When I first heard “Panchakshram”, which happens to be the first song by Bhairav that I heard, it took me some time to fully understand it. And as happens always when I listen to a certain kind of music, there was an image forming inside my mind all on its own. So imagine having a bad, bad day at work, and you’re dying to get home. And while you’re still in the car at just five minutes worth of distance from your home, you’re stuck up in a massive jam that doesn’t seem to be going anywhere. Think of the anger and frustration you will go through at that moment. Now translate that into music with awesome drum beats and mind-blowing acoustics. The definitely head-banging sound that you will get is roughly what Bhairav’s music sounded like to me. Intrigued as to what goes into making music like that, I wondered if it could be possible to know it straight from the horse’s mouth. A couple of happy co-incidences later, I found myself talking over the phone, with their drummer, Shivam Gautam.
Bhairav, as their myspace page says, is a Vedic metal quartet from New Delhi, formed by four guys who share their extreme revere for Lord Shiva and music. It was first formed as Rudraksham in 2007, and its first performance in its Bhairav “avatar”, was on the 6th March, 2009 at Armageddon’09 Fest of Maharaja Agrasen College of Information Technology. The band has Chaitanya Awasthi on the bass, Mayank Kashyap on Indian percussion and the vocals; Saurav Babbar on the guitars, and like I already mentioned, Shivam on the drums. The lyrics are mostly researched by Mayank and Chaitanya.
Bhairav’s worship of the Gods of School Metal, combined with their obsession for Ancient Mythologies turns out to be a lethal combination which results in sound which is definitely progressive, Indian in essence, and yet manages to bring in influences of the 80’s Underground Extreme Metal Scene. So while on one hand they are inspired by Black Sabbath, on the other hand they bring in the spirit of Indian Classical Music as well. And if it could get any more unique, their lyrics are taken from Sanskrit texts. Take for example the lyrics of “Panchakshram”, which are derived from two texts – the Panchakshari Stotram and the Tandav Stotram, the latter being said to be composed by Raavana himself. Again, “Kaalbhairav” is taken from a shloka called “Kaalbhairav Ashtakam” which is an ode to Lord Kaalbhairava, a manifestation of an angry Lord Shiva.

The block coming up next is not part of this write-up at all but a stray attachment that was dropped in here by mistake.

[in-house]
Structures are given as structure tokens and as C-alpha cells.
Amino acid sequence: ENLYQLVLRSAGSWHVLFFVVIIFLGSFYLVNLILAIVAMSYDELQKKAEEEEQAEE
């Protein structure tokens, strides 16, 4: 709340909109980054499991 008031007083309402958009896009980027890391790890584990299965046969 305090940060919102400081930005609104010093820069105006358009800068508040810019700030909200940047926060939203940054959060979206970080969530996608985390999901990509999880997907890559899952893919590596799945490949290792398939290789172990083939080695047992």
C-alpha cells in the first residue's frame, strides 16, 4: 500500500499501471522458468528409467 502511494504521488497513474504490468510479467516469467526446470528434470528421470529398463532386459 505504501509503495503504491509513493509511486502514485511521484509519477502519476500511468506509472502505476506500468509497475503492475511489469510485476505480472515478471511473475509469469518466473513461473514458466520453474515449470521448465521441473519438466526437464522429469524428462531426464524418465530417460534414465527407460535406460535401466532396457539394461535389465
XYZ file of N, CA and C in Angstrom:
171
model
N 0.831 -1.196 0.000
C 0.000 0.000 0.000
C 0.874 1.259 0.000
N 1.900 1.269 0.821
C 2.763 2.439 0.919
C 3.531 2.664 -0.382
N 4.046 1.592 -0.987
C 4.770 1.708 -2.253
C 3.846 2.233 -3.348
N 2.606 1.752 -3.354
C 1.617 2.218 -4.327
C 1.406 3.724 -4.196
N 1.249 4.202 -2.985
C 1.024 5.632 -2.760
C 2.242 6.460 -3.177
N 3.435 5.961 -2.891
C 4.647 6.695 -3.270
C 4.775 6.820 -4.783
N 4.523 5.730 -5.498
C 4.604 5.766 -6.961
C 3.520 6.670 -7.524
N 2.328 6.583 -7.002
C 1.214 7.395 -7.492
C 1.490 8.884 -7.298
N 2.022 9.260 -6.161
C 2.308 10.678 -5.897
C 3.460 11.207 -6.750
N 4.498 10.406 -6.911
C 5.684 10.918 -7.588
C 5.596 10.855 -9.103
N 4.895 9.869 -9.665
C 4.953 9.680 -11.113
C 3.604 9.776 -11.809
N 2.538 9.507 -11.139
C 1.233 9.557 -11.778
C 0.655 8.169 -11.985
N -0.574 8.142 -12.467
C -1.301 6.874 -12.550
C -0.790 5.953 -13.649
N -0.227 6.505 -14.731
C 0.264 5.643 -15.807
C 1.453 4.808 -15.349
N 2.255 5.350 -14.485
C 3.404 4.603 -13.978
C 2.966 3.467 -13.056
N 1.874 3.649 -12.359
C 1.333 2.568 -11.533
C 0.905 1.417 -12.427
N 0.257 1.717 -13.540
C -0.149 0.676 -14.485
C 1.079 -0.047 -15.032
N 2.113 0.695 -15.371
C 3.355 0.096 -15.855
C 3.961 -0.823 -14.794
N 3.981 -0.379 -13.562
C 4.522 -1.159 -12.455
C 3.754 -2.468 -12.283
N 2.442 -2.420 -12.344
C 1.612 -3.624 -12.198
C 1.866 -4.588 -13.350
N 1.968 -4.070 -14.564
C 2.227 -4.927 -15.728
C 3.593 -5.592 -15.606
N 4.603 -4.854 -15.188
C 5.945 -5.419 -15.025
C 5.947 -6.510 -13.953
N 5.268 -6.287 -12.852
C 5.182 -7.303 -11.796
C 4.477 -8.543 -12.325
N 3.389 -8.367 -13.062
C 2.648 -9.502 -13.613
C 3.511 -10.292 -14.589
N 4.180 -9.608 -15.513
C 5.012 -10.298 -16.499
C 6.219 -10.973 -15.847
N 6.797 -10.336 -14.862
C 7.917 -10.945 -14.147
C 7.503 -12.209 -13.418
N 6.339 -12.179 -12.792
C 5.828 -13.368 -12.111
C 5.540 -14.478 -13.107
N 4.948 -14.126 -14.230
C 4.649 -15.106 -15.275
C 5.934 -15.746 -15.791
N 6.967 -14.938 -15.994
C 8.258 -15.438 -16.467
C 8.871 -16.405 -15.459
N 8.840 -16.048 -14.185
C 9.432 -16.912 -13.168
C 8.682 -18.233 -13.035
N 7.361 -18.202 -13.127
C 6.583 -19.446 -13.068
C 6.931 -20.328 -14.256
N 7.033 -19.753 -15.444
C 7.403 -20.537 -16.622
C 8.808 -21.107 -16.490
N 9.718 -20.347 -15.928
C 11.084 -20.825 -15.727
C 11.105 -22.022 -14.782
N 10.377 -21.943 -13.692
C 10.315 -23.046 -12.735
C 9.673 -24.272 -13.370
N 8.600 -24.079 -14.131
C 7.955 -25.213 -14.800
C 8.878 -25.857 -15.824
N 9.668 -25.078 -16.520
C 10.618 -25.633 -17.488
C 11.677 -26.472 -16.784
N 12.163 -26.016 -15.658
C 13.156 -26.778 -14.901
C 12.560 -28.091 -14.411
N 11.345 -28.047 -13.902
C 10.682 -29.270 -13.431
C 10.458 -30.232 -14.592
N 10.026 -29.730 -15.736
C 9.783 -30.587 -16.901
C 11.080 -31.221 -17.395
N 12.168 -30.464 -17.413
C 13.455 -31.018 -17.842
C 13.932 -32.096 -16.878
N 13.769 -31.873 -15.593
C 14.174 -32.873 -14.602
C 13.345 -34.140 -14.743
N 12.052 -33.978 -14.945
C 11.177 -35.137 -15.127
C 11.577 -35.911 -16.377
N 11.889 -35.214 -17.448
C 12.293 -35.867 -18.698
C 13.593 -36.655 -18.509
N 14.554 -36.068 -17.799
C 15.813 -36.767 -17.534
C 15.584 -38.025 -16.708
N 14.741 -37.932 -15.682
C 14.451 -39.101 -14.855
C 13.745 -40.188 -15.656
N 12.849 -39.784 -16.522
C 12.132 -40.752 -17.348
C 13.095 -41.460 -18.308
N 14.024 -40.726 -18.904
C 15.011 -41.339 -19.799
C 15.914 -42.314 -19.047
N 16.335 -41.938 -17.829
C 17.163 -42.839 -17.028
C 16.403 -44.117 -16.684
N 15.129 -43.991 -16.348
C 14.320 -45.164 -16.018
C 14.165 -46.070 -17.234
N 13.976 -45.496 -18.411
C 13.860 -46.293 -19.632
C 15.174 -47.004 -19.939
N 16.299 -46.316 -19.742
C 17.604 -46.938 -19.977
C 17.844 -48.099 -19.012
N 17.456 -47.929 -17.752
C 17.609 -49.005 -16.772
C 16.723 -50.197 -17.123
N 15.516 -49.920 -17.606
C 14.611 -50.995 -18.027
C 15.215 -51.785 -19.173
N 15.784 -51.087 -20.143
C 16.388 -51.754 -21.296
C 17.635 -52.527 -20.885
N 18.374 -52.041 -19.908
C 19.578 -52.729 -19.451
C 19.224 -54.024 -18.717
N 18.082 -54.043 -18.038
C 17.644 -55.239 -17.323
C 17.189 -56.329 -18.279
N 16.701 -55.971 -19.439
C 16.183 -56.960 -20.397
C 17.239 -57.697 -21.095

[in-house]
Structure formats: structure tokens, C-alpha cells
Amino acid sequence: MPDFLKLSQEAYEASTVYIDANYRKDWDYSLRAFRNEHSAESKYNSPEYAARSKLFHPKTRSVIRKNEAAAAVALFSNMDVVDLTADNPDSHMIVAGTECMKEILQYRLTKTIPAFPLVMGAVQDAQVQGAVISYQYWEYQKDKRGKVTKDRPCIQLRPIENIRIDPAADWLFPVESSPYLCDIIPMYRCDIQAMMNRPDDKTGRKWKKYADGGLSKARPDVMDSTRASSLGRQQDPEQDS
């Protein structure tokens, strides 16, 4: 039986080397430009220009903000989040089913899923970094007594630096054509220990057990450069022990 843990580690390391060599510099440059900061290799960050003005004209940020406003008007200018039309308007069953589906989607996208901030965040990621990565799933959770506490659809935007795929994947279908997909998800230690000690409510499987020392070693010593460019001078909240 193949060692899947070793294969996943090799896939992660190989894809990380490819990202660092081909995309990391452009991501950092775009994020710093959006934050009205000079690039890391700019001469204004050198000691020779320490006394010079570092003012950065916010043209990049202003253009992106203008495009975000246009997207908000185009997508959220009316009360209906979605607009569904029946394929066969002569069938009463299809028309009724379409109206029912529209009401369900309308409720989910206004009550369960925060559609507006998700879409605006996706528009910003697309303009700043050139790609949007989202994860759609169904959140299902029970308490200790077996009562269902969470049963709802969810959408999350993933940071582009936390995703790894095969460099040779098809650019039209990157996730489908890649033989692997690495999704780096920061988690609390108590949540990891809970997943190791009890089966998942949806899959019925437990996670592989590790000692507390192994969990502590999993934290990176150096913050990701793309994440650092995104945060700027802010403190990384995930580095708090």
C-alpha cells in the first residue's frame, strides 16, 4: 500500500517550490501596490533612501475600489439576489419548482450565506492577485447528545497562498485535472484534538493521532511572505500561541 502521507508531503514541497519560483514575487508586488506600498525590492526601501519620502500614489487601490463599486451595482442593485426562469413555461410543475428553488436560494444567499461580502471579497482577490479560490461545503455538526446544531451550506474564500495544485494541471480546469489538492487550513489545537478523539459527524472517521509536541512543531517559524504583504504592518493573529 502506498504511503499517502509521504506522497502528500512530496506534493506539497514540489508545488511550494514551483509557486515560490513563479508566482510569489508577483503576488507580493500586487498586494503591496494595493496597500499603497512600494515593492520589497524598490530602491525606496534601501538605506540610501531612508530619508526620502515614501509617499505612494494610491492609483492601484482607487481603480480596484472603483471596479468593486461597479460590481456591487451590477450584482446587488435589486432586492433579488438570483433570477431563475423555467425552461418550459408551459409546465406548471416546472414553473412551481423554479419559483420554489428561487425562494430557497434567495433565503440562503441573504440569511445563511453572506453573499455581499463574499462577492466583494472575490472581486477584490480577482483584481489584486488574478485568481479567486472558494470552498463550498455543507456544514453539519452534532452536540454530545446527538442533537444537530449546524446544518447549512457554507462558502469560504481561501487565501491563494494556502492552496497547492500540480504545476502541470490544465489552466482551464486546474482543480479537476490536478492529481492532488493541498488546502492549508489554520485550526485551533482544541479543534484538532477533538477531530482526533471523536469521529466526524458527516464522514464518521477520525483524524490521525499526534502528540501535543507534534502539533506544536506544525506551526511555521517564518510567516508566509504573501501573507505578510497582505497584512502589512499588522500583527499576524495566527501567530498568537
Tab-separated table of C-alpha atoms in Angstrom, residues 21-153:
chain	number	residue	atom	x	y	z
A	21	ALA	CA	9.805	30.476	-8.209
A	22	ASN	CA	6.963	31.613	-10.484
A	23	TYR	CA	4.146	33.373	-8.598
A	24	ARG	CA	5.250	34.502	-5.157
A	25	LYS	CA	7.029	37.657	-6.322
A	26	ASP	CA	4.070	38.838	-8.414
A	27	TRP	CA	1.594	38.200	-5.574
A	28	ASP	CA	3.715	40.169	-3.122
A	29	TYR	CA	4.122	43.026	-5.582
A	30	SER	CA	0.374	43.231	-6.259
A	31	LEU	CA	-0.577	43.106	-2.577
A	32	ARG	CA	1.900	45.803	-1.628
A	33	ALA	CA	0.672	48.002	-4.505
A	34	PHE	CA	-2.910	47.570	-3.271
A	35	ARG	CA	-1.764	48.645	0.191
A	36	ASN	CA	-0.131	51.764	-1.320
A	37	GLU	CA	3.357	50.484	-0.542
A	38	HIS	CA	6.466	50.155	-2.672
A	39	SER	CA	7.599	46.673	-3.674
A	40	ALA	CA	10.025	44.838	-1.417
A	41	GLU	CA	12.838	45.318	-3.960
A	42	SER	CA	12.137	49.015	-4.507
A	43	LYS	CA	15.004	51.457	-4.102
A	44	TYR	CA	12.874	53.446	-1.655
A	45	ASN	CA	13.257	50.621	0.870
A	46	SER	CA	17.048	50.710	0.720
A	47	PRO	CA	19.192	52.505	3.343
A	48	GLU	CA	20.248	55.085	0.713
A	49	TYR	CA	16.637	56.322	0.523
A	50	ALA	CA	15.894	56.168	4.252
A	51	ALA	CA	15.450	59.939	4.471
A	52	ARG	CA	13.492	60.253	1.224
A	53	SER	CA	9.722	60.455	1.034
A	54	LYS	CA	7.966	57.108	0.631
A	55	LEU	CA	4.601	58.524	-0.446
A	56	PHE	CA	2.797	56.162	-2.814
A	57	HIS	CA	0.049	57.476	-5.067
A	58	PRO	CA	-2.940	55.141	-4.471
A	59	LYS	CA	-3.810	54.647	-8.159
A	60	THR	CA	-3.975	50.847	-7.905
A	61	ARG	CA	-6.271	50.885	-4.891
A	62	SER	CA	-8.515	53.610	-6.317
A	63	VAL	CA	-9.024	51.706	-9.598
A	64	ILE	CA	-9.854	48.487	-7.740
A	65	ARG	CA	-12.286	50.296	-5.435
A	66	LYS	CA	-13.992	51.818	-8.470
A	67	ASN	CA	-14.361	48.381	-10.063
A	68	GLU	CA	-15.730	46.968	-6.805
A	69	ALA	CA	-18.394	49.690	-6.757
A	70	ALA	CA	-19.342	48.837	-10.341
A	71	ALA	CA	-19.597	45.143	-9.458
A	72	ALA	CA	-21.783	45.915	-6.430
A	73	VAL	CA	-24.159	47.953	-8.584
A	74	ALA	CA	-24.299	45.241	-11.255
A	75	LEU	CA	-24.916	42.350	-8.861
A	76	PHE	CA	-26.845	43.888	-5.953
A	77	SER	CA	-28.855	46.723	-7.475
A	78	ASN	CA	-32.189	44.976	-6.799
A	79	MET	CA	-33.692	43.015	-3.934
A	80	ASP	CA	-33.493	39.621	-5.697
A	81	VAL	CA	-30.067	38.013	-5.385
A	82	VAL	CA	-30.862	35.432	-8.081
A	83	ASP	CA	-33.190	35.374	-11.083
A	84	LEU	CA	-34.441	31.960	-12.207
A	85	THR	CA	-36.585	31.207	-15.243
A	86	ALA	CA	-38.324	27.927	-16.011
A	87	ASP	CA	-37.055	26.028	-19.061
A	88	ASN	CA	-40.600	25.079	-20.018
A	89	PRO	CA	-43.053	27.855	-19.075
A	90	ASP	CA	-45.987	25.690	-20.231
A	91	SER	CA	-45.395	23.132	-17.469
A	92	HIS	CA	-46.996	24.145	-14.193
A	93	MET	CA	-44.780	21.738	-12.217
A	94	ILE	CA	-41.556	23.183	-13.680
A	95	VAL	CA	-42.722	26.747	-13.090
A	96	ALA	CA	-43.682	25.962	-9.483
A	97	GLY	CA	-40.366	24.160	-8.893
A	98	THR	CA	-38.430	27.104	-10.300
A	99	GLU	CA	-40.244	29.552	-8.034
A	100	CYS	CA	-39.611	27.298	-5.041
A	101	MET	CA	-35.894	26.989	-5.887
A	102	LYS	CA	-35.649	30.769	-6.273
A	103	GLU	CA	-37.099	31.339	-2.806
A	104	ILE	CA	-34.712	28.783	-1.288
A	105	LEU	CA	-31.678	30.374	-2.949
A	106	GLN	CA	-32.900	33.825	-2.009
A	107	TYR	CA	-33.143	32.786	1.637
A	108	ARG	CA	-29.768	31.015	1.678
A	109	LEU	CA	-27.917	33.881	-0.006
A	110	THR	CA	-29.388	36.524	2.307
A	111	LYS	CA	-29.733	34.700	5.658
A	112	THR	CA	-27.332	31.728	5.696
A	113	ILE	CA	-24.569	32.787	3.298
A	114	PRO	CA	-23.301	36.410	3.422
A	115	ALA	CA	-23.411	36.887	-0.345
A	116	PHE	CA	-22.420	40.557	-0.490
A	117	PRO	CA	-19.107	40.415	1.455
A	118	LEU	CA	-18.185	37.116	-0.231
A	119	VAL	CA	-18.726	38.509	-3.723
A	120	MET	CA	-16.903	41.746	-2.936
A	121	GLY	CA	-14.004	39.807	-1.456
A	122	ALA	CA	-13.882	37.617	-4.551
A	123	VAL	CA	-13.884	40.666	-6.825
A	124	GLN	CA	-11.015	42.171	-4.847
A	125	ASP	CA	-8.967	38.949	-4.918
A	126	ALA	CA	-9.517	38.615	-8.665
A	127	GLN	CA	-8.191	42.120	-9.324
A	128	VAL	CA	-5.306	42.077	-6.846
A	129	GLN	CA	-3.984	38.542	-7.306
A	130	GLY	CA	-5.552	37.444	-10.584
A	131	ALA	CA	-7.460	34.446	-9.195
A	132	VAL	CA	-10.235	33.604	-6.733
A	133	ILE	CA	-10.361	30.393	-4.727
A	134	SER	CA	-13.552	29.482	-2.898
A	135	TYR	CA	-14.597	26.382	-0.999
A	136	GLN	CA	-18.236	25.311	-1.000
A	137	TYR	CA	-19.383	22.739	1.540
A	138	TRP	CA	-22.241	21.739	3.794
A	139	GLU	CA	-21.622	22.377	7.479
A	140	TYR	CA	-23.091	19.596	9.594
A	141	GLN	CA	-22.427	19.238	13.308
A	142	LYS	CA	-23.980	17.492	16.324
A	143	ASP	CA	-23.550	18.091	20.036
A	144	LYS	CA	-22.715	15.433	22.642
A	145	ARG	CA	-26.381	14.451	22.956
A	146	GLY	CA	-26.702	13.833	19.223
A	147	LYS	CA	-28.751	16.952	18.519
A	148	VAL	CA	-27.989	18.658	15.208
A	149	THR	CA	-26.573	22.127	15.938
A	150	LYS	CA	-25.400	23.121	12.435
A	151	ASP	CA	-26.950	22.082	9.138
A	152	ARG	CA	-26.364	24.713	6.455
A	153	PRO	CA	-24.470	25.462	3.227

It was but natural for me to assume that you need to have the fire of anger inside you to come up with music like this. However, Bhairav, doesn’t come up with music rooted in anger. They just happen to play for the love of music, along with their deep-set inspiration of Lord Shiva and Maa Kali. They play to excite you to the level which is obtained by making offerings to these deities. So far they have come up with three singles, with the fourth one in the offing. Bhairav has been primarily performing live gigs, and interestingly enough, has been able to attract a wide audience because of the refreshing fusion of thrash and Indian Classical music. They have been performing their own numbers, along with covers from a band called Rudra, from Singapore, whose bassist and lyricist Kathir has proved to be a mentor for them. They also perform covers from thrash metal giants like Slayer, and sometimes Sepultura.
On being asked about their memorable gigs, they mentioned the ones they performed in a pub called Chicane, for the preliminaries of IIT, Roorkee, where they performed Slayer’s “Raining Blood”, Rudra’s “Rudrapatni”, along with their own composition “Bhairav”; the gig in IIT Roorkee Saharanpur campus, on the 14th March, 2010, and finally once again in the Maharaja Agrasen College of Information Technology this time for Armageddon fest’10. However, they intend to focus more on coming up with singles in the near future. With the last two months being packed with gig after gig, the band will move to Pune in June, for the recording of an album called Indian Rock Revolution to be released by Seamless Records. Bhairav happens to be one of
the fifteen bands to be featured in that album. They also plan to release the extended play soon enough, to be followed by their first album, hopefully by next year.
In this day and age when music is undergoing revolutionary changes, and trends seem to be changing faster than the seasons, Bhairav prides on holding on to old school metal, and that is what makes them special. Being the only band which still plays 80’s thrash, they will always have a fan-following of people who have known and loved this particular brand of head-banging brain-jerking music. So here’s to the forgotten style of metal, here’s to the 80’s, and here’s to Bhairav.
Photo Courtesy: Nasreen Sultana. Nasreen is an avid photographer with interests in Event Photography and Abstract.
We welcome your comments at email@example.com Tweet